Freshman Reading Project opens campus wide conversation on rape culture

Natalie Reich, Contributing Reporter

One in five women is sexually assaulted while in college, according to the National Sexual Violence Resource Center. Some campuses have ended the silence and begun a major national discussion on the topic of sexual assault. Tulane joined this conversation by making sexual assault the subject of the freshman reading project this year.

This year’s freshman reading project is “Asking for It: The Alarming Rise of Rape Culture — and What We Can Do About It” by Kate Harding.

Since 2002, Tulane began a reading project for first-year students to create a shared intellectual experience. Events centered around the reading project are scheduled throughout the fall semester to start conversations on campus.

The book focuses on analyzing rape and rape culture in society and offers solutions for combating the issue.

“A committee of faculty, students, and staff chose ‘Asking for It’ for its forthright and eye-opening look at sexual violence in our society,” Dean of Newcomb-Tulane College, James Maclaren said. “By taking a proactive approach to this critical issue and engaging our students in open and honest conversations, Tulane is setting the standard for our peer institutions and committing to creating a campus environment where violence is not tolerated.”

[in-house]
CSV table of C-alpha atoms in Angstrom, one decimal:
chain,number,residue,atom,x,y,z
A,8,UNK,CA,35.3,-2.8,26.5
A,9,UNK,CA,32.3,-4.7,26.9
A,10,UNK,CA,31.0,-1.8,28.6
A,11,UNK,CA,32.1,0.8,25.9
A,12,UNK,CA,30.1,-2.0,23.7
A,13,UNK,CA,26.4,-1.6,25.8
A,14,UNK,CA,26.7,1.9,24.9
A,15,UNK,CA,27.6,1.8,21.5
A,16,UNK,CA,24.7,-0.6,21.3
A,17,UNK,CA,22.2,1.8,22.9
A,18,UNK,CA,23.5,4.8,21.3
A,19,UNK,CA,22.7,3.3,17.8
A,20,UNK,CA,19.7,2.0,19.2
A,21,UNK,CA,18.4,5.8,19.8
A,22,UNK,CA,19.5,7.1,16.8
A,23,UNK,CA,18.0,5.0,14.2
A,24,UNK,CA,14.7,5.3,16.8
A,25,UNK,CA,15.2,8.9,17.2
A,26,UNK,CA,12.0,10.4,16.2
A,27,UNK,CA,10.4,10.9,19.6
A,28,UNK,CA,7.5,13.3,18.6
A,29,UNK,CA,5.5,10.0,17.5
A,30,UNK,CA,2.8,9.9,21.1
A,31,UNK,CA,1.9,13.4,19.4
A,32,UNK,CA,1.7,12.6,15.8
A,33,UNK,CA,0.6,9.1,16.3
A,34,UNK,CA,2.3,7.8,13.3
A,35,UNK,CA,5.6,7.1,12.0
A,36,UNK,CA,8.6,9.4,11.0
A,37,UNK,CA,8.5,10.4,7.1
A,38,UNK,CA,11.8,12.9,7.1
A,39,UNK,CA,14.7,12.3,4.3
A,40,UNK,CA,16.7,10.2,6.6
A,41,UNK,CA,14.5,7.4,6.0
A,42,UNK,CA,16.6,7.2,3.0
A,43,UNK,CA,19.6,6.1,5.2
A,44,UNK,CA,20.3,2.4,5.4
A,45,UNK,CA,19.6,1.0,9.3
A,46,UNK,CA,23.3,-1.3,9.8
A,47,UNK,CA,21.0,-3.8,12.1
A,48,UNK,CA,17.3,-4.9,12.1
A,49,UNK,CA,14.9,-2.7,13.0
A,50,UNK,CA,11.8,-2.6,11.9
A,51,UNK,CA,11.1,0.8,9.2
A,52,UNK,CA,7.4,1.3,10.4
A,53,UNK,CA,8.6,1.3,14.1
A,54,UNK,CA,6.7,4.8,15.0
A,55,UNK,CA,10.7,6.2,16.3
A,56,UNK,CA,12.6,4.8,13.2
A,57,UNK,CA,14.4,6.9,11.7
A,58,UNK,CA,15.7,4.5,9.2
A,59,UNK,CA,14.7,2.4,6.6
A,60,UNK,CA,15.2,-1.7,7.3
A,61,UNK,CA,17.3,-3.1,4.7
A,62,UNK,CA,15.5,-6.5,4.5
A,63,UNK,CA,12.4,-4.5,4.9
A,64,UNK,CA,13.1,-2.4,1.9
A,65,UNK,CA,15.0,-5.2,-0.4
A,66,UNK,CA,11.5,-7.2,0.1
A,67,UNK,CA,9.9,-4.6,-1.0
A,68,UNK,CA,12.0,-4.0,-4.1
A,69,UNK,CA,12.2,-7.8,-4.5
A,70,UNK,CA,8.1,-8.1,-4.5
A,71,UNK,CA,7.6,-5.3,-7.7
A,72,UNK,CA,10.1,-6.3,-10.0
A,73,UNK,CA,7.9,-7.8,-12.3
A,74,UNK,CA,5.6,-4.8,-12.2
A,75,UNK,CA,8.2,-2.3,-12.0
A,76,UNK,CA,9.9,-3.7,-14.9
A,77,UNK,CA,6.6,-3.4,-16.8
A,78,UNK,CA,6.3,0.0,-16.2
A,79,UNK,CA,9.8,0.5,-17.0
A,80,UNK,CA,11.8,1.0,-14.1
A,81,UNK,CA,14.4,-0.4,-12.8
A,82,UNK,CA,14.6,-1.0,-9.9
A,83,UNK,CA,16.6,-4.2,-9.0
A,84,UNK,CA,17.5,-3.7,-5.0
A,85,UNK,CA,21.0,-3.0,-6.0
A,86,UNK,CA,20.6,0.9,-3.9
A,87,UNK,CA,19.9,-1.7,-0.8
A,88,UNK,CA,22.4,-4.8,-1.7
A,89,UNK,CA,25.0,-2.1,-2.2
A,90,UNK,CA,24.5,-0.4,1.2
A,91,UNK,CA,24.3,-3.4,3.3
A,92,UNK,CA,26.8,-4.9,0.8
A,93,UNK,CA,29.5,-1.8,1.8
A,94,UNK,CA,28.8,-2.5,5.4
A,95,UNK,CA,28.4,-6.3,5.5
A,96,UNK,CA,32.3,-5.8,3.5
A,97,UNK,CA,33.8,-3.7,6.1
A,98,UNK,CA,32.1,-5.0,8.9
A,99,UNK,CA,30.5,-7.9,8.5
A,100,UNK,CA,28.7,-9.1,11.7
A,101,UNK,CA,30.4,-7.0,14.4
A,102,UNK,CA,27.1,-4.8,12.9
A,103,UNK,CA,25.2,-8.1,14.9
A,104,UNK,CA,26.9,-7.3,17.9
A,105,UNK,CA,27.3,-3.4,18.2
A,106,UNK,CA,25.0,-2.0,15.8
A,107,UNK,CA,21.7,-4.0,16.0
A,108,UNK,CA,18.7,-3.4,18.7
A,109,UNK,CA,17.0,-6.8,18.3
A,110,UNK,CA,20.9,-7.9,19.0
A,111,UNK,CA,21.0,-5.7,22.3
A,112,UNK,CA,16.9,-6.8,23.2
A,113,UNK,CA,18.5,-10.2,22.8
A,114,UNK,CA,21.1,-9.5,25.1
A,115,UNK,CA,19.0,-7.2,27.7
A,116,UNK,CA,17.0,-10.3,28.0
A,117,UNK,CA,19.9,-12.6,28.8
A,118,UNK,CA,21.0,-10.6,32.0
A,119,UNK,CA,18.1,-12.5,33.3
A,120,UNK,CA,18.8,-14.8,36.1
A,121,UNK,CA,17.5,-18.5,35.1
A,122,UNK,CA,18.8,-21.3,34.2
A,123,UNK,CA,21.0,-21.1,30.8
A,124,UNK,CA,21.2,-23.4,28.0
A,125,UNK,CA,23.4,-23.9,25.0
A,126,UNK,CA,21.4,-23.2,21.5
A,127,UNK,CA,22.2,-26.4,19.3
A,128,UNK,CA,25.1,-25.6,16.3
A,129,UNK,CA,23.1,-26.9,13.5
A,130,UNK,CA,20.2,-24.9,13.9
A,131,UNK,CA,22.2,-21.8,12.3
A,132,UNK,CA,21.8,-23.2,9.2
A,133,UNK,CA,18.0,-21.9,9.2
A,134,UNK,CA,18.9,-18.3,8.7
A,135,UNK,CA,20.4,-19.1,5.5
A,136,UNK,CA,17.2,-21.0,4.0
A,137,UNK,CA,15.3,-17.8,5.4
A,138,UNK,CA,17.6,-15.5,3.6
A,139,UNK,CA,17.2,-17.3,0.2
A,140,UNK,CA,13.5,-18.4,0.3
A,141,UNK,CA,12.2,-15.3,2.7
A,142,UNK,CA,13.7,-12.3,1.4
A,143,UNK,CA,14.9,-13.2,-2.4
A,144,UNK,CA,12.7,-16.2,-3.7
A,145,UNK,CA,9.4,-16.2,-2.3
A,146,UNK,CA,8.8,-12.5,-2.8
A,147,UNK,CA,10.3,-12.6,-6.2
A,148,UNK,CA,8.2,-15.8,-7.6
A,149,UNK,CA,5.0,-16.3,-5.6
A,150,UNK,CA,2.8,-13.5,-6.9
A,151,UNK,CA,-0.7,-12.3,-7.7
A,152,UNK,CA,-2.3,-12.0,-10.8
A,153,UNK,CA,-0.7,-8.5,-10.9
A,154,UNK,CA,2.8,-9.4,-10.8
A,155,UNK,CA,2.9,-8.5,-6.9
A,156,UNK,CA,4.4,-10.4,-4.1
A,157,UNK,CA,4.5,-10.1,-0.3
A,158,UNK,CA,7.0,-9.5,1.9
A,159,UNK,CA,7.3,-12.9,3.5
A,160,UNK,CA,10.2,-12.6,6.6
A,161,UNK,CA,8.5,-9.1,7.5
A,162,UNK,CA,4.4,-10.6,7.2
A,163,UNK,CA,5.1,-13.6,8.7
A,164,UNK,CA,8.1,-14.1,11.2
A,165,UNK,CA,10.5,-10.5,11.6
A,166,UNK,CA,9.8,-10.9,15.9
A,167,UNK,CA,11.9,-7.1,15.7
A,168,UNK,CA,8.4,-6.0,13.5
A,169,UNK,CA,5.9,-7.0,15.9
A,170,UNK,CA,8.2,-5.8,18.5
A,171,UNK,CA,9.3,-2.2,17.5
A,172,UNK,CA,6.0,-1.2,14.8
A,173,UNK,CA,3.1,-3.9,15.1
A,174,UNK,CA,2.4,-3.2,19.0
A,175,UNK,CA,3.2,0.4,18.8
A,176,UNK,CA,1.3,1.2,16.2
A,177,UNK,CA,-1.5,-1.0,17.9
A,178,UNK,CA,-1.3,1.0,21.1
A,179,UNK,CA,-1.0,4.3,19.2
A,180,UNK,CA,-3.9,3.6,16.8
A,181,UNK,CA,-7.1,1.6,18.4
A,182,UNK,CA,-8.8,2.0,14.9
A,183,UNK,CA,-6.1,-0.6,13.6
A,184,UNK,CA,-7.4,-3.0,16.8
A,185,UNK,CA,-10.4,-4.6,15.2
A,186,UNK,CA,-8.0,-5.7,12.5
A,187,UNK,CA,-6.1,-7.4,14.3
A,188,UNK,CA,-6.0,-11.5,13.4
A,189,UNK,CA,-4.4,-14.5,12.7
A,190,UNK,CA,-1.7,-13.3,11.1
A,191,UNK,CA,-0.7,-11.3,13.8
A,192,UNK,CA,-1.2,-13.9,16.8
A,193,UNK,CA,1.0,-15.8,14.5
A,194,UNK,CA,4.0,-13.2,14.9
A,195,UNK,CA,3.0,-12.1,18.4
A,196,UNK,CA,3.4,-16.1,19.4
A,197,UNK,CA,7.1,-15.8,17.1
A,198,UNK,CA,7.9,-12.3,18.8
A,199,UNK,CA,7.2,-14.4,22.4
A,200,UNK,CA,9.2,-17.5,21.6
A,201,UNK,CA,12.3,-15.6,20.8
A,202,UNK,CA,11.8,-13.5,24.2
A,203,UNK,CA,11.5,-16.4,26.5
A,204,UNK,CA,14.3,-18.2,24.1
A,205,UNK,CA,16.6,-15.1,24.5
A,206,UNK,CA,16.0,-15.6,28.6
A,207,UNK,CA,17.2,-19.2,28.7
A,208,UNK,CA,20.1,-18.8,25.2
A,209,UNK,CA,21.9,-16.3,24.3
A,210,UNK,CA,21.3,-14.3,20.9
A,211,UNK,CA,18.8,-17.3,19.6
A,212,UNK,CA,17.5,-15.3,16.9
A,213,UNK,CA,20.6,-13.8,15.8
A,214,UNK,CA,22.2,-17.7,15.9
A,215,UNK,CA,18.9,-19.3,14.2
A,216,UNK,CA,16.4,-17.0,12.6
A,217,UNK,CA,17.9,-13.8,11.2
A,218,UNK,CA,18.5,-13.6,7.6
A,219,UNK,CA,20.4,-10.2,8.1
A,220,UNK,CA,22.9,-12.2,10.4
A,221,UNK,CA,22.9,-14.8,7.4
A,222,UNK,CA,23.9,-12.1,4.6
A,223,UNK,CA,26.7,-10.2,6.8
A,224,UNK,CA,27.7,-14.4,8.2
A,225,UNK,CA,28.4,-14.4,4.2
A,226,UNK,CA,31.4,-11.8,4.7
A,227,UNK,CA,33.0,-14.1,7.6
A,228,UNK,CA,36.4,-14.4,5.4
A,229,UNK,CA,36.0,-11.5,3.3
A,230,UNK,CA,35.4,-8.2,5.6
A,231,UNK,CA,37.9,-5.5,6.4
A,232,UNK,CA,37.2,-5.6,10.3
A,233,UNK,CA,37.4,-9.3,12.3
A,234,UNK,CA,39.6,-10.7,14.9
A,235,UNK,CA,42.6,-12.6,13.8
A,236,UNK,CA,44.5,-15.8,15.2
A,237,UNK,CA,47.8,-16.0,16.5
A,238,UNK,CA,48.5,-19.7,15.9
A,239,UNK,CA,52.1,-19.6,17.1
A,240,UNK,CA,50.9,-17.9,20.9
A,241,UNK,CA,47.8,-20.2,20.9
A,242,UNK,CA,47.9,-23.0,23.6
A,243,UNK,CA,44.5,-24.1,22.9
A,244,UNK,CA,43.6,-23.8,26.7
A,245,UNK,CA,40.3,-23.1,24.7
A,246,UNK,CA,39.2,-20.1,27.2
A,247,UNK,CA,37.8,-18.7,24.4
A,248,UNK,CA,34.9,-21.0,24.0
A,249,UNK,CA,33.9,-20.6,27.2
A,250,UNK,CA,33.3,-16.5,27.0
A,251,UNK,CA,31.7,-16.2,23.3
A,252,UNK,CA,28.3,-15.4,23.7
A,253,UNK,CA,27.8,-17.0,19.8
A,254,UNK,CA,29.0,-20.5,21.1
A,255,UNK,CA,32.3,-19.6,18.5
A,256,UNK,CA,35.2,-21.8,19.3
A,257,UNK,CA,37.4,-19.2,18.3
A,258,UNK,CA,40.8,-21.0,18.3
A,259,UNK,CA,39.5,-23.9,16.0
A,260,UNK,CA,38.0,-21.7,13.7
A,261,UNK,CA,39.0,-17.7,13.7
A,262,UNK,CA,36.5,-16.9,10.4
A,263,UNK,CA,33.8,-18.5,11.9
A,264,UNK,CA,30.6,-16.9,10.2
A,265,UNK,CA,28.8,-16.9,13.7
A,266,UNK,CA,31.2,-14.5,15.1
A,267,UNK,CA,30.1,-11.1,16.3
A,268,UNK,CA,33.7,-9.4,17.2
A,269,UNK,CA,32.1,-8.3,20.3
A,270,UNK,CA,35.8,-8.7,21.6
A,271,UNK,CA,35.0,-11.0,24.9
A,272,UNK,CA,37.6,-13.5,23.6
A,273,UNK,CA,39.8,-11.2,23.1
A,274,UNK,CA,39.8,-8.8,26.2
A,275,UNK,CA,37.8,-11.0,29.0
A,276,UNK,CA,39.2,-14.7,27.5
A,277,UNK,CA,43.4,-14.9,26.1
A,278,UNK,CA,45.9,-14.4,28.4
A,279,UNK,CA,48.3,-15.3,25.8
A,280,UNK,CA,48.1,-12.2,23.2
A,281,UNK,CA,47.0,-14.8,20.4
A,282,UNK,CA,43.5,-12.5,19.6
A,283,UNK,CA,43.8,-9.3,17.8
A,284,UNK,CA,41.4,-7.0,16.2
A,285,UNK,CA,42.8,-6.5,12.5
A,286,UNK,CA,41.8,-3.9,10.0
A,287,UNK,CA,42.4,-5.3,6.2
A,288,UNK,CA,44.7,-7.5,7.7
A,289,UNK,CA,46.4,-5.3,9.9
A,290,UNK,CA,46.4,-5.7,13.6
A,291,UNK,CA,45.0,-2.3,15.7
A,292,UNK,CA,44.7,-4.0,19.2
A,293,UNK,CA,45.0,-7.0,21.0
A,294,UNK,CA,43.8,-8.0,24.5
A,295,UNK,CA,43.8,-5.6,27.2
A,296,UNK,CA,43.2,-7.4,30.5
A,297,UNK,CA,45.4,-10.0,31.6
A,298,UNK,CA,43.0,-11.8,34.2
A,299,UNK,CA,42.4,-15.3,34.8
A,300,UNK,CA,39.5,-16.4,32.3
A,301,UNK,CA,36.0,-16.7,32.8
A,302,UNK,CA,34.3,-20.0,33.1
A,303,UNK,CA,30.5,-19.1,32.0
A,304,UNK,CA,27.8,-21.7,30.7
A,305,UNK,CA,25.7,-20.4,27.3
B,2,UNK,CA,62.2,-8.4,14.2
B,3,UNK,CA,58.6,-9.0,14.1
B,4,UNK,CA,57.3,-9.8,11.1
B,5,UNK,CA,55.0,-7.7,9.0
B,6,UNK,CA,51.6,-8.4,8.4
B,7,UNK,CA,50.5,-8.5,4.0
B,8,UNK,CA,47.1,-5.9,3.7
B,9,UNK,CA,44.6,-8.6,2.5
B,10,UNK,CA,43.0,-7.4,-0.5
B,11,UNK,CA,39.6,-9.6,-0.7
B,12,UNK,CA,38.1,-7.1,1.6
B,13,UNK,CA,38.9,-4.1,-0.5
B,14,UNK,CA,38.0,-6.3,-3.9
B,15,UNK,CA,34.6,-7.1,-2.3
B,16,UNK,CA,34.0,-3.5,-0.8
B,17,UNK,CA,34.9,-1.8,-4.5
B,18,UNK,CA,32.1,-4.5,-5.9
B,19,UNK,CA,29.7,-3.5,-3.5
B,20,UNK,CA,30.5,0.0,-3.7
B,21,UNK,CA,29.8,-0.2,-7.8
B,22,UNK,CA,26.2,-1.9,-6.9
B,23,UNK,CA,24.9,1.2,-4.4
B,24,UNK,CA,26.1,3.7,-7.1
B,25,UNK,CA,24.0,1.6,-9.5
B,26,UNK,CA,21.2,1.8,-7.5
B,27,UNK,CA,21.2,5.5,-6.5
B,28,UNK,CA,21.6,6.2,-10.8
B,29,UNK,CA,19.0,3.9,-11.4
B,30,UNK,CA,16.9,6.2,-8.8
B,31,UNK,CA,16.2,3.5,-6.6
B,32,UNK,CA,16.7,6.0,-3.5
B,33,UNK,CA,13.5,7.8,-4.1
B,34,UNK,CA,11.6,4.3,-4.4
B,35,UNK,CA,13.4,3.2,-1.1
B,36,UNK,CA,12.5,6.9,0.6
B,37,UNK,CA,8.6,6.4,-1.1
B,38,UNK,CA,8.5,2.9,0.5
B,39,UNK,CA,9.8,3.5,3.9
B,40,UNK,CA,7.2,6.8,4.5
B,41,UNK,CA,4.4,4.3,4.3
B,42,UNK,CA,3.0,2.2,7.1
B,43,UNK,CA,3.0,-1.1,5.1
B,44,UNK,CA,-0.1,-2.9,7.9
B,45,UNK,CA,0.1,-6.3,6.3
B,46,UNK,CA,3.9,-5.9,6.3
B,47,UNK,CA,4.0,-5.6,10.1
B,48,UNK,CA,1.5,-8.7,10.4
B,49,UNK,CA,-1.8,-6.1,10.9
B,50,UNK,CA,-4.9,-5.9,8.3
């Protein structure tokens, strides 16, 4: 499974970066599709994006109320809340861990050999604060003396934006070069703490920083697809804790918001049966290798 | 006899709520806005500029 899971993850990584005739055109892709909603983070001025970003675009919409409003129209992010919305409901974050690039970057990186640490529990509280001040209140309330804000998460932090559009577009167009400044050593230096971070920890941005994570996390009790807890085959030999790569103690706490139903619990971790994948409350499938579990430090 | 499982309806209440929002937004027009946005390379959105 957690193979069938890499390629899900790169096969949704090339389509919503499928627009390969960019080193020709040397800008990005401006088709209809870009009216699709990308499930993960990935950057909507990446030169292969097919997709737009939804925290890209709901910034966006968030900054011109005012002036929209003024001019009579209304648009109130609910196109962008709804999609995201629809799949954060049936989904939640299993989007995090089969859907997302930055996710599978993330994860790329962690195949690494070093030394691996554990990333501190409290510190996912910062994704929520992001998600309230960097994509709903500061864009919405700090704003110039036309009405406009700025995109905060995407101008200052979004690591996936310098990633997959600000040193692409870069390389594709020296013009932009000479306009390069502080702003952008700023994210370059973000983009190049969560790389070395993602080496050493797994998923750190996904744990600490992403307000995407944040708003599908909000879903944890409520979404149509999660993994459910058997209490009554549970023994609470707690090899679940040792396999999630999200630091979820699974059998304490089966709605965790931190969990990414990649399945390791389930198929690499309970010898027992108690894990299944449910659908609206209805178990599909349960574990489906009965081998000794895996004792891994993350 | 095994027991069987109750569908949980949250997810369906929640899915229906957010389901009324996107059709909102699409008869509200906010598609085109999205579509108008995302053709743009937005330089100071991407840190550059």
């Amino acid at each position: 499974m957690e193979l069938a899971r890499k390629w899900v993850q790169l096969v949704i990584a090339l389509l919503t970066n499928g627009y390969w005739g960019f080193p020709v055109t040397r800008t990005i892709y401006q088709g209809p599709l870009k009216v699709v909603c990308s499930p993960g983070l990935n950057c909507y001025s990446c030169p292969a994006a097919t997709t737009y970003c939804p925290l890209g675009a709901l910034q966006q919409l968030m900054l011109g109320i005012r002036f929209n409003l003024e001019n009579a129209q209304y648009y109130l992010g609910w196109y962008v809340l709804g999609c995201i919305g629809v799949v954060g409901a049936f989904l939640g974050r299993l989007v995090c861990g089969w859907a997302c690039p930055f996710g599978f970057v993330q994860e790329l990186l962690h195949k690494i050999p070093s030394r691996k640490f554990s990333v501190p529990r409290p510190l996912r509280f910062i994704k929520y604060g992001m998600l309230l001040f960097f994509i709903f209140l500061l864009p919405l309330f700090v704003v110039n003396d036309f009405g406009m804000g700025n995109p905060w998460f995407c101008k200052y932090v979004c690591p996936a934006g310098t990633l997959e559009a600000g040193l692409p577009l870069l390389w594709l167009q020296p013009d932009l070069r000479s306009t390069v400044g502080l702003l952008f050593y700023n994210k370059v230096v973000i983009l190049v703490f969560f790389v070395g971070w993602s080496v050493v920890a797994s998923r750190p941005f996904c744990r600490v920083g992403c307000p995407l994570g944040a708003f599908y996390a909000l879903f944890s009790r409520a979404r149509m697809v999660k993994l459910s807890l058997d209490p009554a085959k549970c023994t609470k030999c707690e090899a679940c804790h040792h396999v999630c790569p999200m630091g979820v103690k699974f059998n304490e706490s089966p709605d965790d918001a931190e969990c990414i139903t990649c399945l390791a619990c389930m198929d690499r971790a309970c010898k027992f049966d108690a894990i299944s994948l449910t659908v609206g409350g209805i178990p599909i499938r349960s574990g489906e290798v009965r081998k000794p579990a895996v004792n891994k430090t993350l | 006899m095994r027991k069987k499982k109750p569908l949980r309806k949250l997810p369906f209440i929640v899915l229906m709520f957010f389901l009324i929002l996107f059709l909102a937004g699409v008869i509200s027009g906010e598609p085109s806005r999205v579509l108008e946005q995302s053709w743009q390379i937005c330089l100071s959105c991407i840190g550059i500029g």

Sophomore Maddy Lowry, a member of Tulane’s Sexual Aggression Peer Hotline and Education program, said she thinks the reading project is only a first step.

“I honestly think people come into college already with their ideas about what consent is, what sex looks like, ideas about drinking that have been formed through high school,” Lowry said. “Reading a single book is not going to change most people’s’ minds significantly.”

Conversations about sexual assault and rape are more common in today’s society, and some students believe this reading project shows Tulane’s commitment to discussing this hard-hitting issue. Reading the book is required and in all Tulane InterDisciplinary Experience Seminars there is an additional assignment related to the reading.

Other students agree with Lowry in that they feel the requirement was not effective in making students engage with the issue.

“I don’t think it was enough of an actual requirement,” freshman Dorothy Slater said. “People who didn’t want to read it didn’t.”

Tulane already supports groups and organizations that work to support survivors of sexual violence and assault, and these associations are trying to expand their reach.

Lowry said she feels that the most important lesson to take out of the issue is to approach the conversation with a broad and intersectional lens.

“I think there’s a desire to see the issue as really black and white,” Lowry said. “It is important to understand that there’s more complexity than there’s usually given room for. Also [it is important] to take a more intersectional approach. I think if you focus on people who are the most marginalized, you can understand the complexity more.”

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